If you’re looking to create a warm and welcoming season of cheer, show those around you genuine expressions of gratitude, even if it’s not specifically to them. Doing so can go a long way to creating stronger bonds within the whole group, according to research from Darden Professor Ayana Younge.

“Gratitude may help strengthen multiple relationships within a social network directly and simultaneously,” Younge and co-authors Sara B. Algoe, Patrick C. Dwyer and Christopher Oveis write in “A New Perspective on the Social Functions of Emotions: Gratitude and the Witnessing Effect,” published in the Journal of Personality and Social Psychology.

In eight experiments, Younge and her colleagues demonstrated that gratitude benefits not only the person who expresses gratitude and the person who receives the thanks, but also those who witness the interaction. They found that people who saw an expression of gratitude between two others were more likely to act warmly and generously toward both parties: the person who expressed the gratitude and the person who received it.

“In a time in which people feel social bonds have become frayed by economic, political and other social pressures, this research shows just how much social currency gratitude carries,” Younge says.

Inspiring More Effort — But With Minimal Effort

Gratitude doesn’t need to be flowery or overly demonstrative to be powerful. In their first three experiments, the research team conveyed gratitude via a simple comment bubble on a document with tracked changes. “Thank you so much for catching these typos!” the note read.

After seeing documents with gratitude expressions from one worker to another, the study participants were more likely to take the extra step and proactively correct typos, too, though the task they were asked to do was to simply underline and bold useful sections of a movie review — not to make corrections, which represented “above and beyond” effort.

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As organizations look for ways to engage workers and spur them to make discretionary effort, showing gratitude seems to create high payoff with minimal effort.

A Bid for Intimacy

Gratitude also fast-tracks trust and affiliation, giving one the desire to connect with the grateful person.

In another of the researchers’ experiments, subjects watched videos and then were asked to write to the person in the video, expressing a positive personal experience of their own. Study participants who witnessed gratitude in the video shared more personal and emotional messages with the original speaker than those who watched videos in which the speaker spoke calmly but did not explicitly express thanks. Younge and co-authors interpreted such writings as “a bid for intimacy” that would set the stage for friendship and goodwill.

“This speaks to the power of gratitude in interpersonal dynamics — a simple thank you is a stronger facilitator of relationship-building behaviors than general positivity,” Younge notes. Citing earlier research by her mentor, UNC Chapel Hill Professor Sara Algoe, Younge also emphasizes that “the ‘active ingredient’ in gratitude is the other-praising language.”

Social and Professional Connection

This work suggests new possibilities for gratitude as a positive force within group dynamics, both socially and professionally. This holiday season, Younge suggests expressing gratitude publicly (and sincerely!) to a new or less-well-connected guest or colleague. Don’t wait until the end of the event, either; thank the individual early on for anything they helped with, brought, went out of their way to do — or simply for attending.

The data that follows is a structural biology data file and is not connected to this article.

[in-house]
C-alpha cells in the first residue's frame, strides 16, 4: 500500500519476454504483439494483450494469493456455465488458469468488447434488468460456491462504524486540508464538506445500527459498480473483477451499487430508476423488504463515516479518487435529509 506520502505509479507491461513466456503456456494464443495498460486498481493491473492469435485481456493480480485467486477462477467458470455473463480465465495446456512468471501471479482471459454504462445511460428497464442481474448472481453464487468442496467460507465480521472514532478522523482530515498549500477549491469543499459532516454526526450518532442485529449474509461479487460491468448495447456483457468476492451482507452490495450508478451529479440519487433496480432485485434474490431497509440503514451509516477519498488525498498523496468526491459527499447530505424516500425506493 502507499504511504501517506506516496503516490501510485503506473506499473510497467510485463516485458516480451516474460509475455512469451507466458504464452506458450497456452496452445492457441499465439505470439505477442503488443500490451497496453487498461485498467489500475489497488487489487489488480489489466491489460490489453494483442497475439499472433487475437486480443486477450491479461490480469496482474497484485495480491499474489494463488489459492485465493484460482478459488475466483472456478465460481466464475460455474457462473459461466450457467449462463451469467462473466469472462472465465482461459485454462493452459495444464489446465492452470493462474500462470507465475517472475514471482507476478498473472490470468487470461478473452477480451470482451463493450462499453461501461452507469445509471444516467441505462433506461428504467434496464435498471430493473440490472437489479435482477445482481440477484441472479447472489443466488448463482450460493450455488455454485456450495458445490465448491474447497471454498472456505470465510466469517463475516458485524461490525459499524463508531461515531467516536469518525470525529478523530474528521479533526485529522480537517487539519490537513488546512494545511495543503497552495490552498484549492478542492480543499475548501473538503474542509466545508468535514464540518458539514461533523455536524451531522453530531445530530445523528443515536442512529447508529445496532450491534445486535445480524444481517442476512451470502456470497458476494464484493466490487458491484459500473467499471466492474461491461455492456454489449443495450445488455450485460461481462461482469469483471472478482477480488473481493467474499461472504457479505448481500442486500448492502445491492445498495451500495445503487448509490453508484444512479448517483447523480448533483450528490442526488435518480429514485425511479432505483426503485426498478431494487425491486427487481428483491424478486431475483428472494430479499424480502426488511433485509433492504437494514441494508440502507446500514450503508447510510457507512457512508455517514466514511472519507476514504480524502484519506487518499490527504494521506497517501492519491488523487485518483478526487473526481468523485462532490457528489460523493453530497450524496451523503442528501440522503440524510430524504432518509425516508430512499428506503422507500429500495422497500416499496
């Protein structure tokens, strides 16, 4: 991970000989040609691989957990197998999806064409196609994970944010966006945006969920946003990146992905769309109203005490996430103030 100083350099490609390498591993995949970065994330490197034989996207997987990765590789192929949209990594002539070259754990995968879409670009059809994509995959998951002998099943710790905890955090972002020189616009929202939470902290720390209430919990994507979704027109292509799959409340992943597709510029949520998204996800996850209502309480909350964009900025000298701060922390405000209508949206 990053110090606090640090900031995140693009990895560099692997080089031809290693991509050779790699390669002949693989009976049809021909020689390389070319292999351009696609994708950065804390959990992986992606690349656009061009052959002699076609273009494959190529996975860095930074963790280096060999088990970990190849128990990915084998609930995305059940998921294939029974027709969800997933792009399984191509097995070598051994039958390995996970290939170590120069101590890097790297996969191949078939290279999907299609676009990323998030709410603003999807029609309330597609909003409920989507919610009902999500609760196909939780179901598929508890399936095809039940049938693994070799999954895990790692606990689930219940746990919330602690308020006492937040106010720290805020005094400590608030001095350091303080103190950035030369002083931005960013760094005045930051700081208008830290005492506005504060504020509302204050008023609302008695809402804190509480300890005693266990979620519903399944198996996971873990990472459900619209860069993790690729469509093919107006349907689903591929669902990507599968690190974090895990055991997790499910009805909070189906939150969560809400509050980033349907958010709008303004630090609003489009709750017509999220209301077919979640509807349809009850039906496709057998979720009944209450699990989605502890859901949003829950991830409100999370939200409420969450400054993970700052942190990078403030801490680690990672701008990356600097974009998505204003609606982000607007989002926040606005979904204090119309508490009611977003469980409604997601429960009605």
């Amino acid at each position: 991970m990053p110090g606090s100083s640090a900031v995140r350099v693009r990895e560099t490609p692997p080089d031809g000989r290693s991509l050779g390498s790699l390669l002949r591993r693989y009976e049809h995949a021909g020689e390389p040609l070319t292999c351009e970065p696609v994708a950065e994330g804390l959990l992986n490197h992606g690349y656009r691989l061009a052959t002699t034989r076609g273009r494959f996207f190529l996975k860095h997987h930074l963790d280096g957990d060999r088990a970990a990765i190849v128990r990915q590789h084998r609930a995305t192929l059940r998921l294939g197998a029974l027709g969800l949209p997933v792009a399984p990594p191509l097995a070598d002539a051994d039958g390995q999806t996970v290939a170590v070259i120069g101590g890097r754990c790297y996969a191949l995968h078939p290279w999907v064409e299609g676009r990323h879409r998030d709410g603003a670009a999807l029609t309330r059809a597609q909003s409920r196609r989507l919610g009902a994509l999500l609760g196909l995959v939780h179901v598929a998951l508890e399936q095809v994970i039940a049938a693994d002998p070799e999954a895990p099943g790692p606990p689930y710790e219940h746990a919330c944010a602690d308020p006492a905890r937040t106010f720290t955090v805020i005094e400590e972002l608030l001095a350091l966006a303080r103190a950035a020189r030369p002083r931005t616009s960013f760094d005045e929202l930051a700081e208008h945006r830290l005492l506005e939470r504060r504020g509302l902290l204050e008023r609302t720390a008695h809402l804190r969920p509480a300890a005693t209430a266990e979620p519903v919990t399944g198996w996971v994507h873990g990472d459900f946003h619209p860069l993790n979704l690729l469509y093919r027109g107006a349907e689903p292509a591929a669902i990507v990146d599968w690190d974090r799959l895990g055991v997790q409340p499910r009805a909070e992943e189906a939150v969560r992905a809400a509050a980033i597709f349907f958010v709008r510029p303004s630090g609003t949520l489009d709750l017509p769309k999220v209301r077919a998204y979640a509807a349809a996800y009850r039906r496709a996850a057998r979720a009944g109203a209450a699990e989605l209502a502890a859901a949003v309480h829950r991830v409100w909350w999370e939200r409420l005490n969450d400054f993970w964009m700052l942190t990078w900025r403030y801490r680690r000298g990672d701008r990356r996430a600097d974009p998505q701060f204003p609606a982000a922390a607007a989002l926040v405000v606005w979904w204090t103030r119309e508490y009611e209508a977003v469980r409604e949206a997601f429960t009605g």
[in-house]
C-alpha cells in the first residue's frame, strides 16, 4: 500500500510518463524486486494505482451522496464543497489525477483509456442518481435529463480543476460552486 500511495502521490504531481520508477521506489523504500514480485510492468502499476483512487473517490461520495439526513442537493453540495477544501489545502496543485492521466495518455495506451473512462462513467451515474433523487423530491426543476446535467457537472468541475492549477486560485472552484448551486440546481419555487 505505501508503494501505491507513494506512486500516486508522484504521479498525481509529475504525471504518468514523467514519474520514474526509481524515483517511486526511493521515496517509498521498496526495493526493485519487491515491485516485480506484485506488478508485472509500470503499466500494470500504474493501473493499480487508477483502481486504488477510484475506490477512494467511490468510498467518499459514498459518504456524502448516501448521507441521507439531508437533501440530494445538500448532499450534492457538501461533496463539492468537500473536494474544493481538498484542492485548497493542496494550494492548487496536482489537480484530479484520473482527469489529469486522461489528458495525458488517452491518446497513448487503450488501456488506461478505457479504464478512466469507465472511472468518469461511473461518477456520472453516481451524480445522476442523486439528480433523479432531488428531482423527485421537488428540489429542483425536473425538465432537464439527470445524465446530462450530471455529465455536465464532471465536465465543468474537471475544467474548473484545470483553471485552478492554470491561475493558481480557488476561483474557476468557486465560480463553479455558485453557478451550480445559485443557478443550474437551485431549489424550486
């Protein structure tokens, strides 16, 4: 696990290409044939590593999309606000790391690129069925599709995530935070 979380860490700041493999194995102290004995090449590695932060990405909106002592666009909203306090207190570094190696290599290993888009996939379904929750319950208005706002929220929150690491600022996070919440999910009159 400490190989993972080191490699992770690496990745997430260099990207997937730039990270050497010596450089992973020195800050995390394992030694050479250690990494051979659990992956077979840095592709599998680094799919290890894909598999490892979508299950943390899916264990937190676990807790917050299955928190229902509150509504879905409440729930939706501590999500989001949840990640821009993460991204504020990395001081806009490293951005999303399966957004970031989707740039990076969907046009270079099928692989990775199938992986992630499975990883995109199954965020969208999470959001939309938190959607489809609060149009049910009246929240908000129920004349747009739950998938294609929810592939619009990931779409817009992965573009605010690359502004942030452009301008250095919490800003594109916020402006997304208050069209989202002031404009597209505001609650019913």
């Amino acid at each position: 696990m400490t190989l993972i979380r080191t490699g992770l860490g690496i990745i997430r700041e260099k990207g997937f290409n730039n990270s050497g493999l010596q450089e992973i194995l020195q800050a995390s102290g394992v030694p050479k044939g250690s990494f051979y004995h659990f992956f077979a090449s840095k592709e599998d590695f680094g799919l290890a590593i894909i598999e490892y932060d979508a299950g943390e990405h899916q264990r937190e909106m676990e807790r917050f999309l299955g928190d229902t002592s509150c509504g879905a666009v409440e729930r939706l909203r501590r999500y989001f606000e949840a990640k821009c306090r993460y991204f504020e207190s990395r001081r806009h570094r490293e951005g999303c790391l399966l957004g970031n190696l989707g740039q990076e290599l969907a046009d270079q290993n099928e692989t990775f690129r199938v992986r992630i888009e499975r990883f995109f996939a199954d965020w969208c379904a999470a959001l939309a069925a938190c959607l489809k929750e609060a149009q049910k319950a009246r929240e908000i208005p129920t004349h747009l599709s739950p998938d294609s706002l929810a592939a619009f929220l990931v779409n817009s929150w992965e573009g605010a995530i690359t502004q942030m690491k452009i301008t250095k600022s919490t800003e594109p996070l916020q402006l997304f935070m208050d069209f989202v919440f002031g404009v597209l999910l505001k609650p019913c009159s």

“If we want to increase positive perceptions of someone who is ‘new to the crew,’ expressing gratitude to them will allow others to form good first impression of that person and perceive them as people they, too, might want to develop a strong relationship with,” Younge says.

Cheer Beyond the Season

Take the lesson beyond the season that may inspire positivity and reflection: Express gratitude to new members of a workplace team to help them build credibility within the group. Thank a co-worker or vendor for doing stellar work, and do so in front of others who will need to collaborate with them in future.

“Amid the chaos we face, both in our daily grind and in our society, we all need someone to enrich our lives,” Younge reflects. “We need that high-quality partner — a friend, a colleague, a romantic partner, a family member — to settle us, support us, de-stress us. Even when we travel through darkness, gratitude can be a vehicle to get us to our destination because it brings our positive relationships to light.”

Ayana Younge co-authored “A New Perspective on the Social Functions of Emotions: Gratitude and the Witnessing Effect,” published in the Journal of Personality and Social Psychology, with Sara B. Algoe of the University of North Carolina, Chapel Hill; Patrick C. Dwyer of Indiana University and Purdue University; and Christopher Oveis of the University of California, San Diego.

About the Expert

Ayana Younge

Assistant Professor of Business Administration

A professor in the Leadership and Organizational Behavior academic area, Ayana Younge’s research lies at the intersection of emotions, social hierarchy and interpersonal processes. She studies the cultivation of positive relationships at work, exploring how favorable emotions influence relational perceptions and behaviors within organizations, as well as how social hierarchical context may play a role in shaping emotion perception. Her work on gratitude has been published in the Journal of Personality and Social Psychology.

Younge served as the 2019–20 president of the Management Doctoral Student Association and is a member of the PhD Project and the Management Faculty of Color Association.

B.A., M.S., California State University, Los Angeles; M.S., Ph.D., University of North Carolina, Chapel Hill